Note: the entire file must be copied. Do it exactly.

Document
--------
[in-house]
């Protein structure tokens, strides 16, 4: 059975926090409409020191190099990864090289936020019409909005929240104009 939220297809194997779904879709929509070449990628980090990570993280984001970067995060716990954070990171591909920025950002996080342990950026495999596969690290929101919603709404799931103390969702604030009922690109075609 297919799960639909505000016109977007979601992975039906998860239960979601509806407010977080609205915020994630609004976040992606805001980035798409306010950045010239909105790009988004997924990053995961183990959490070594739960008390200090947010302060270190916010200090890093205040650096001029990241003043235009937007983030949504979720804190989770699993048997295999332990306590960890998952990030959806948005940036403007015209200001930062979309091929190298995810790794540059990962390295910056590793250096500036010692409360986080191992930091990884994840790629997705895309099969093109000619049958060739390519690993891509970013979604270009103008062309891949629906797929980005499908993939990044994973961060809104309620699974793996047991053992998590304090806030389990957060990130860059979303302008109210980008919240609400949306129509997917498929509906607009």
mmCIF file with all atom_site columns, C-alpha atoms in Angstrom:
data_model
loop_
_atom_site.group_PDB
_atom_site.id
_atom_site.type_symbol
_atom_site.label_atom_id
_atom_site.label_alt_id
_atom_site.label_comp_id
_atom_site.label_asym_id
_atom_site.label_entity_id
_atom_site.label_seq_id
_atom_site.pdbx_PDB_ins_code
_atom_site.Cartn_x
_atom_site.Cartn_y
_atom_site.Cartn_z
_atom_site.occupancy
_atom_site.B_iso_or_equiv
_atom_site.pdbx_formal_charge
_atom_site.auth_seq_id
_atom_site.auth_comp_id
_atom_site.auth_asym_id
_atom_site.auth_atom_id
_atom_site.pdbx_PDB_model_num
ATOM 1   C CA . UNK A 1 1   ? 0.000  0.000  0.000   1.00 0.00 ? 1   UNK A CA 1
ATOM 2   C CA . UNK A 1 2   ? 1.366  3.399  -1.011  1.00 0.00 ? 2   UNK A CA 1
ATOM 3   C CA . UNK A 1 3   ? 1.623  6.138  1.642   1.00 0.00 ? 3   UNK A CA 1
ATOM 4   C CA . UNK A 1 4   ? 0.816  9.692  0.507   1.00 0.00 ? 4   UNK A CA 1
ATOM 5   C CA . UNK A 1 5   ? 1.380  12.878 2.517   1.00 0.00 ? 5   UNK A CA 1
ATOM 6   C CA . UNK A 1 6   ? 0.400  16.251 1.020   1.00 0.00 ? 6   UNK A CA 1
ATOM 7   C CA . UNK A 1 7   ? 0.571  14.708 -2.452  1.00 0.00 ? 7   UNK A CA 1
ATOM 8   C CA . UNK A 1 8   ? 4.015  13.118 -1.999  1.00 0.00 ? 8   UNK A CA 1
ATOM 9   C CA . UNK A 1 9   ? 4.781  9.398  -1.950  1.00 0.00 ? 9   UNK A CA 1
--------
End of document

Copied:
[in-house]
């Protein structure tokens, strides 16, 4: 059975926090409409020191190099990864090289936020019409909005929240104009 939220297809194997779904879709929509070449990628980090990570993280984001970067995060716990954070990171591909920025950002996080342990950026495999596969690290929101919603709404799931103390969702604030009922690109075609 297919799960639909505000016109977007979601992975039906998860239960979601509806407010977080609205915020994630609004976040992606805001980035798409306010950045010239909105790009988004997924990053995961183990959490070594739960008390200090947010302060270190916010200090890093205040650096001029990241003043235009937007983030949504979720804190989770699993048997295999332990306590960890998952990030959806948005940036403007015209200001930062979309091929190298995810790794540059990962390295910056590793250096500036010692409360986080191992930091990884994840790629997705895309099969093109000619049958060739390519690993891509970013979604270009103008062309891949629906797929980005499908993939990044994973961060809104309620699974793996047991053992998590304090806030389990957060990130860059979303302008109210980008919240609400949306129509997917498929509906607009």
mmCIF file with all atom_site columns, C-alpha atoms in Angstrom:
data_model
loop_
_atom_site.group_PDB
_atom_site.id
_atom_site.type_symbol
_atom_site.label_atom_id
_atom_site.label_alt_id
_atom_site.label_comp_id
_atom_site.label_asym_id
_atom_site.label_entity_id
_atom_site.label_seq_id
_atom_site.pdbx_PDB_ins_code
_atom_site.Cartn_x
_atom_site.Cartn_y
_atom_site.Cartn_z
_atom_site.occupancy
_atom_site.B_iso_or_equiv
_atom_site.pdbx_formal_charge
_atom_site.auth_seq_id
_atom_site.auth_comp_id
_atom_site.auth_asym_id
_atom_site.auth_atom_id
_atom_site.pdbx_PDB_model_num
ATOM 1   C CA . UNK A 1 1   ? 0.000  0.000  0.000   1.00 0.00 ? 1   UNK A CA 1
ATOM 2   C CA . UNK A 1 2   ? 1.366  3.399  -1.011  1.00 0.00 ? 2   UNK A CA 1
ATOM 3   C CA . UNK A 1 3   ? 1.623  6.138  1.642   1.00 0.00 ? 3   UNK A CA 1
ATOM 4   C CA . UNK A 1 4   ? 0.816  9.692  0.507   1.00 0.00 ? 4   UNK A CA 1
ATOM 5   C CA . UNK A 1 5   ? 1.380  12.878 2.517   1.00 0.00 ? 5   UNK A CA 1
ATOM 6   C CA . UNK A 1 6   ? 0.400  16.251 1.020   1.00 0.00 ? 6   UNK A CA 1
ATOM 7   C CA . UNK A 1 7   ? 0.571  14.708 -2.452  1.00 0.00 ? 7   UNK A CA 1
ATOM 8   C CA . UNK A 1 8   ? 4.015  13.118 -1.999  1.00 0.00 ? 8   UNK A CA 1
ATOM 9   C CA . UNK A 1 9   ? 4.781  9.398  -1.950  1.00 0.00 ? 9   UNK A CA 1